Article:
Analog Cell Phones May Cause Tumors
Study Fuels Debate Over Dangers of Cell Phones
That's the problem with studies that have found links with brain cancer -- researchers haven't been able to replicate the findings, he says.
Not everyone is convinced that cell phones are benign.
"Clearly, there is something to [the Swedish study], says Louis Slesin, editor of Microwave News. "What I find intriguing is that some of the risks go up with number of years of use. That tells you there is something to look at. After 10 years, the risk goes up from 30% to 80%, and that is certainly significant."
Slesin admits that cell phone radio waves are too weak to cause DNA damage. "No one argues that. But what is being suggested -- which is as important -- is that it modulates the repair of DNA as well as the break. It can cause breaks and it can hinder repairs. It's not black and white. It's not that simple."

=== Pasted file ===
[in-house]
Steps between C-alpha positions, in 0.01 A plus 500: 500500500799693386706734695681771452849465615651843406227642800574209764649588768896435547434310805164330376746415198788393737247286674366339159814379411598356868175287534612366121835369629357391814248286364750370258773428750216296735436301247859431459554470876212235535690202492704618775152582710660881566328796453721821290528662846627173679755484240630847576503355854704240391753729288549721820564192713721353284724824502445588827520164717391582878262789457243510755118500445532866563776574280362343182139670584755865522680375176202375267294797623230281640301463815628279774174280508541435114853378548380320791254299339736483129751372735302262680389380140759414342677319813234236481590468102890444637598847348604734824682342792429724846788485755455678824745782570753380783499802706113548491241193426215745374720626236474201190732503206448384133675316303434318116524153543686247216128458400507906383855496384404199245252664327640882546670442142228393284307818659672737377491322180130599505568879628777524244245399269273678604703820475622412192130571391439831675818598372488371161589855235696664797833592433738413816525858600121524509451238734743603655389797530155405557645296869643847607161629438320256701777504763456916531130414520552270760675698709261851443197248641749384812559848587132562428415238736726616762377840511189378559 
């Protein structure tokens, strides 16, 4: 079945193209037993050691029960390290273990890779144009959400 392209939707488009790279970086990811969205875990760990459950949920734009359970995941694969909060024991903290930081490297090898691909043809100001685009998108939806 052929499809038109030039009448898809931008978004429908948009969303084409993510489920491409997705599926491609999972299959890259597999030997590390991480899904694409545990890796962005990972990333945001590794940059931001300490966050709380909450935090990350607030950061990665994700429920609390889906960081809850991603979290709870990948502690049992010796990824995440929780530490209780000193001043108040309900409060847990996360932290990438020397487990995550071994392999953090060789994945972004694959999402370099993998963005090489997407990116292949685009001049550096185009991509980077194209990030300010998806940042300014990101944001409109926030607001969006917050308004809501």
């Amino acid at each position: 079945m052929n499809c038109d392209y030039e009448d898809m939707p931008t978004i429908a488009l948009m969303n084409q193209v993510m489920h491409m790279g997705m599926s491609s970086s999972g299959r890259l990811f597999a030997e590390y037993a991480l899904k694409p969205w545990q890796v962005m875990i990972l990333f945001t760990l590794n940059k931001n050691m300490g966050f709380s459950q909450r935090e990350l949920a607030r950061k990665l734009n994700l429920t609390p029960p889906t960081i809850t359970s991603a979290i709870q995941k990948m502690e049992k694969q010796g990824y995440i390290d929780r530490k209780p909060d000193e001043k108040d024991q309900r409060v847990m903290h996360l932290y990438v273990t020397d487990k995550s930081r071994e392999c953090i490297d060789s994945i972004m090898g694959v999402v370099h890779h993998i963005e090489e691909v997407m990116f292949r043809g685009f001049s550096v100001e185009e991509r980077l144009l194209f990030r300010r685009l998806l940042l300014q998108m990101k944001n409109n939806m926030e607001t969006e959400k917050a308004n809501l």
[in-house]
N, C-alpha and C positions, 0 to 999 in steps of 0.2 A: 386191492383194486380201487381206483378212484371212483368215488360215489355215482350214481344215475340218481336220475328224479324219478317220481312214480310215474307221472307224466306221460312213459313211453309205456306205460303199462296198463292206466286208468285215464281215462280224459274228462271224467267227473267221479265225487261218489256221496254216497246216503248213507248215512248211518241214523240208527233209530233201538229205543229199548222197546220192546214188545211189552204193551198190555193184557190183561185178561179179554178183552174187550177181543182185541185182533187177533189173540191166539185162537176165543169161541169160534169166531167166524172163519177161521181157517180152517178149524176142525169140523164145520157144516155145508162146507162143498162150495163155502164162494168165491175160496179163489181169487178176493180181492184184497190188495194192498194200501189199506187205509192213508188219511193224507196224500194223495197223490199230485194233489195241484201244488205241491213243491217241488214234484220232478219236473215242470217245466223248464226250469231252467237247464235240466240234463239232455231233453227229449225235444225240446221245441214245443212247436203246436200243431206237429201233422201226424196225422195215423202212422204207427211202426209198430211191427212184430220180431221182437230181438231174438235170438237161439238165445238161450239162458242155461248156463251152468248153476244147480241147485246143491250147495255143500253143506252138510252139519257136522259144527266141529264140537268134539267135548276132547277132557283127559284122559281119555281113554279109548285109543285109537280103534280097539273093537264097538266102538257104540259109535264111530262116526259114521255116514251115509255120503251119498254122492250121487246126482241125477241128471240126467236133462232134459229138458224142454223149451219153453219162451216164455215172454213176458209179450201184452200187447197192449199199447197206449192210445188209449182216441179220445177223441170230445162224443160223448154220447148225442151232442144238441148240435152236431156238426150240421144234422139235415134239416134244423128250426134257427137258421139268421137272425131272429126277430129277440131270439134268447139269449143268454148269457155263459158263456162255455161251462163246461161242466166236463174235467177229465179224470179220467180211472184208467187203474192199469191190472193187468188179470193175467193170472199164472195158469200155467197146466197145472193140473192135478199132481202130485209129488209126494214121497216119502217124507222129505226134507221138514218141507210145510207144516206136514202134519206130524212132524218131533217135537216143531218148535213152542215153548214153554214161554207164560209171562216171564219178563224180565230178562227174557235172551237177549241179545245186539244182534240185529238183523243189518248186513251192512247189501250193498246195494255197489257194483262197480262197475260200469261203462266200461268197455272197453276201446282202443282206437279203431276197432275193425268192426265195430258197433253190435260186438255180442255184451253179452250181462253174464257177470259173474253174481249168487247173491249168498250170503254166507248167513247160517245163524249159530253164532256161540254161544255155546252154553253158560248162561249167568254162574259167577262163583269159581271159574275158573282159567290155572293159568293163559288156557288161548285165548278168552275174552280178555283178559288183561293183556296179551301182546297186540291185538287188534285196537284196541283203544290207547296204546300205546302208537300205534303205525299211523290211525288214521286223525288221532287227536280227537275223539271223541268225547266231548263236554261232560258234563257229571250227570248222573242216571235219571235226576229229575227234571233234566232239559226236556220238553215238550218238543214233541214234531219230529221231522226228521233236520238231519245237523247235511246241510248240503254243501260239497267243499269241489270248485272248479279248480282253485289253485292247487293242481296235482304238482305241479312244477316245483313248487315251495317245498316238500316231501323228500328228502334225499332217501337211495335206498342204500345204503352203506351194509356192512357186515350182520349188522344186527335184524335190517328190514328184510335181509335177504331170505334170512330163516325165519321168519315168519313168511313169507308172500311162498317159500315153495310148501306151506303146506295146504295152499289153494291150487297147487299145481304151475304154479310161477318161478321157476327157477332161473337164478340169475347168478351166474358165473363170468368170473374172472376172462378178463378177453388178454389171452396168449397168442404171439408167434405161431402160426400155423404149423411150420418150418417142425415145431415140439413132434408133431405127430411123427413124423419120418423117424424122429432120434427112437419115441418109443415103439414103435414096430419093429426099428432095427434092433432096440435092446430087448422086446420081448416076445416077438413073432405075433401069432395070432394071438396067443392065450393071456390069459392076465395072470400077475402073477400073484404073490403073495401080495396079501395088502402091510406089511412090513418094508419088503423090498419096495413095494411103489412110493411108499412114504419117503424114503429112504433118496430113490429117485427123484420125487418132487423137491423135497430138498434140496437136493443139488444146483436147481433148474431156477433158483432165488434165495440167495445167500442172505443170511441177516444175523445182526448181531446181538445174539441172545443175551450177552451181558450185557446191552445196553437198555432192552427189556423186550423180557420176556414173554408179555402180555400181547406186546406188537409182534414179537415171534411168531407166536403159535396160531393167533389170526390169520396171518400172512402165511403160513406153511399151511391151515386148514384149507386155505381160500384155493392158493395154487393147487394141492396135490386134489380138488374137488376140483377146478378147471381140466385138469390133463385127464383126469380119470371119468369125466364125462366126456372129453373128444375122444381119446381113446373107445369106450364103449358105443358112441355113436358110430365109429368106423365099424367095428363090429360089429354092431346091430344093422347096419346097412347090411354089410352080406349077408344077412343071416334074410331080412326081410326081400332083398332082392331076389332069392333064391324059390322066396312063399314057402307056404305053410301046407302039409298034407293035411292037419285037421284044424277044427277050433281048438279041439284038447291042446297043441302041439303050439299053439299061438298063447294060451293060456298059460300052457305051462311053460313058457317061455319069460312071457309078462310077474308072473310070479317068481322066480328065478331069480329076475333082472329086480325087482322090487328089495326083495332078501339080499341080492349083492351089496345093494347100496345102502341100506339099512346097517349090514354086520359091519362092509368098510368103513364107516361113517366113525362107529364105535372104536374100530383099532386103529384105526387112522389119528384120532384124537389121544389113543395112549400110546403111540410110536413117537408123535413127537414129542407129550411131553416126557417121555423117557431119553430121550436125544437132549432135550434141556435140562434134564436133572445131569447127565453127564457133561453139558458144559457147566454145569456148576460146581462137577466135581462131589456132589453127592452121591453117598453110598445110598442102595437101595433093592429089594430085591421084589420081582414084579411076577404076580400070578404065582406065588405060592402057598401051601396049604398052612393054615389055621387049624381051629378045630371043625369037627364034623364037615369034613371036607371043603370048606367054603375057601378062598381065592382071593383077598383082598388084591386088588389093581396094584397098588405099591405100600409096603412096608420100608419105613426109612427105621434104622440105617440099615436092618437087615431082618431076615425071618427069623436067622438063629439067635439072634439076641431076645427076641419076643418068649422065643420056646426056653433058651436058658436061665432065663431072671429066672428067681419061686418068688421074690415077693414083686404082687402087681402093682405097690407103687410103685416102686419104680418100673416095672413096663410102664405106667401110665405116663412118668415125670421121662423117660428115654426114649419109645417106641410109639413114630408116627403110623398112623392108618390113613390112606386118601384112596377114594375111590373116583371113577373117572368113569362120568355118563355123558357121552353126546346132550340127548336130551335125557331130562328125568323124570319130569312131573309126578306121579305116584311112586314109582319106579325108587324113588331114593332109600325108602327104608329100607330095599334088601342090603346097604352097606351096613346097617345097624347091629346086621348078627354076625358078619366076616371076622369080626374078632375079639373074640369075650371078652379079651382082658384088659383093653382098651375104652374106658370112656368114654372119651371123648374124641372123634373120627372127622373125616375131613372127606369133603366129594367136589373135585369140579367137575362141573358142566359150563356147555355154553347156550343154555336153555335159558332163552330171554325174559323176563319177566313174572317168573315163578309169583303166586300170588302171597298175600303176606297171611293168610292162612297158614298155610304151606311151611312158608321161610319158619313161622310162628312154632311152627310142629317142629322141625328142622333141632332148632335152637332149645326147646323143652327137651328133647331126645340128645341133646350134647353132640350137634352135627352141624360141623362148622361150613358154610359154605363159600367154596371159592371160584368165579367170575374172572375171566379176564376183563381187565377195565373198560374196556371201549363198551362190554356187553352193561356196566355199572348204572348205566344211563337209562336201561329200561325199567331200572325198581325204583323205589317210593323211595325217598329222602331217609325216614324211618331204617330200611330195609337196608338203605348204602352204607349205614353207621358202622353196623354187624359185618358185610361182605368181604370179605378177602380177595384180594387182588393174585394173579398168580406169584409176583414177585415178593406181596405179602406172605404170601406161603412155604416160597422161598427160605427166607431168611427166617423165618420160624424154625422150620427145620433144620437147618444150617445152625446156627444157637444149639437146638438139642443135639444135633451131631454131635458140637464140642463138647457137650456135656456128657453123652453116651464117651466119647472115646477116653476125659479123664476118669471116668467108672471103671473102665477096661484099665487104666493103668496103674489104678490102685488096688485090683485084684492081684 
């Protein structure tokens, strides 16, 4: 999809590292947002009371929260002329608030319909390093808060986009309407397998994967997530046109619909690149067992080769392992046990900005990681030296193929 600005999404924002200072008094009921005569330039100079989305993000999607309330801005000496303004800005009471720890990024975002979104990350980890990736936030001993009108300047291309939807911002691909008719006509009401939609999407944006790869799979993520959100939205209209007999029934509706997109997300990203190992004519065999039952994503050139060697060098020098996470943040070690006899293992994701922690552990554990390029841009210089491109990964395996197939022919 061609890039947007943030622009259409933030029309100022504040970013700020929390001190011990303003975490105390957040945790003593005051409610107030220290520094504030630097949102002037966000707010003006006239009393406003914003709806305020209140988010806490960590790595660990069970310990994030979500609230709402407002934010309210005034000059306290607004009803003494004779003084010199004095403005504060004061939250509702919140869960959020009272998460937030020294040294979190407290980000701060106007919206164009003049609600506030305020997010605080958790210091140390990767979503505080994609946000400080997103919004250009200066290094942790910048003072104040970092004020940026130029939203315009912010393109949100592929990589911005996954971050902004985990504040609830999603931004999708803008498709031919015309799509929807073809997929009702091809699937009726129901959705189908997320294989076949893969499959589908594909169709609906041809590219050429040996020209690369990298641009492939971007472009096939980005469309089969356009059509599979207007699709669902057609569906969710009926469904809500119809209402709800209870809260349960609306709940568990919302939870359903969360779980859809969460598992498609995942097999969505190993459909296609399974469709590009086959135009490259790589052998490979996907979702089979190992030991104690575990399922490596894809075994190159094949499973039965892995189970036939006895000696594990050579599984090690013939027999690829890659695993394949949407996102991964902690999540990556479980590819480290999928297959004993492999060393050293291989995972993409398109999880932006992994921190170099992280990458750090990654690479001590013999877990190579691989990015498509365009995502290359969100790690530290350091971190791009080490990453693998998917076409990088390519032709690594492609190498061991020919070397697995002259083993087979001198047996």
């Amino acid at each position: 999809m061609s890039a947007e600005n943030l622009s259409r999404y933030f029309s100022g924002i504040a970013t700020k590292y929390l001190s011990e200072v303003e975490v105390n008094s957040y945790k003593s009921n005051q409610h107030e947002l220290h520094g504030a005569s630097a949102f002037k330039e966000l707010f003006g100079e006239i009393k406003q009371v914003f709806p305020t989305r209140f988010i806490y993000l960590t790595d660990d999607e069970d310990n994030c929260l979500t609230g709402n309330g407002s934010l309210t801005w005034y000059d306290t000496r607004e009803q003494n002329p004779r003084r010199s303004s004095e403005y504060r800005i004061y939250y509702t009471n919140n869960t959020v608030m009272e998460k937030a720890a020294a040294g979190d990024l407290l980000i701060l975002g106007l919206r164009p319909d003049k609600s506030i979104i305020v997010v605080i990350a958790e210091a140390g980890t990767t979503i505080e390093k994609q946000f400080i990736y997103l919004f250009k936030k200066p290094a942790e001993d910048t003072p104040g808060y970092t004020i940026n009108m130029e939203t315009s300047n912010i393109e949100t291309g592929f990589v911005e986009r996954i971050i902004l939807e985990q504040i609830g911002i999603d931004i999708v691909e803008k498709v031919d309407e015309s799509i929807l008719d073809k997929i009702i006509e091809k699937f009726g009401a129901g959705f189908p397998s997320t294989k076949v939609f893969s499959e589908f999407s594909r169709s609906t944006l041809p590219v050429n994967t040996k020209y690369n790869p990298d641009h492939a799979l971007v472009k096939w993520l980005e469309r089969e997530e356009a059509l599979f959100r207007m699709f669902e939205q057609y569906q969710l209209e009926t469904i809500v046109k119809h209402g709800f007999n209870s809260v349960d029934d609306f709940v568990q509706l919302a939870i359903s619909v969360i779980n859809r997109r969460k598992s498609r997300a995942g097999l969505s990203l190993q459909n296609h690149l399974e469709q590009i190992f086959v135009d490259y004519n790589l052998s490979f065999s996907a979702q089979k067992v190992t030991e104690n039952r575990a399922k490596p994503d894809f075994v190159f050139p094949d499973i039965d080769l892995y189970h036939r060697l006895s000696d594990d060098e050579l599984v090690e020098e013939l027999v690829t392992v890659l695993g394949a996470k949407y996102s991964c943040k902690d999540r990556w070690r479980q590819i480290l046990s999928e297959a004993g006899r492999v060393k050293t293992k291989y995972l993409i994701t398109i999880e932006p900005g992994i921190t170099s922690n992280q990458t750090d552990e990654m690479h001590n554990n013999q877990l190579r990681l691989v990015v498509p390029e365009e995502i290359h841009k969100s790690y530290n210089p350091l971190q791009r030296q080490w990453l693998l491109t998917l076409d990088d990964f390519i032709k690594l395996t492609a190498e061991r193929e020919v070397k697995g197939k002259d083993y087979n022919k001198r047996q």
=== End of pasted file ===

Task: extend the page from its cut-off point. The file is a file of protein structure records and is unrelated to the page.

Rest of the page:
"I don't want to discount the need for research. It's something we should be evaluating," Boice says. "There is a public concern, and we're going to look at it as carefully as possible. This is not the end. But when you take the totality of scientific evidence today, it's such that cellular telephones are not the cause of cancer."
"You can't look at one study and draw any conclusions," says Jo-Ann Basile, spokeswoman for the Cellular Telecommunications Industry Association. "Public health officials look at all the science when they make their assessments. And the judgment of public health agencies and scientific bodies around the world -- as they look at science to date -- is that there are no adverse health effects from cell phones."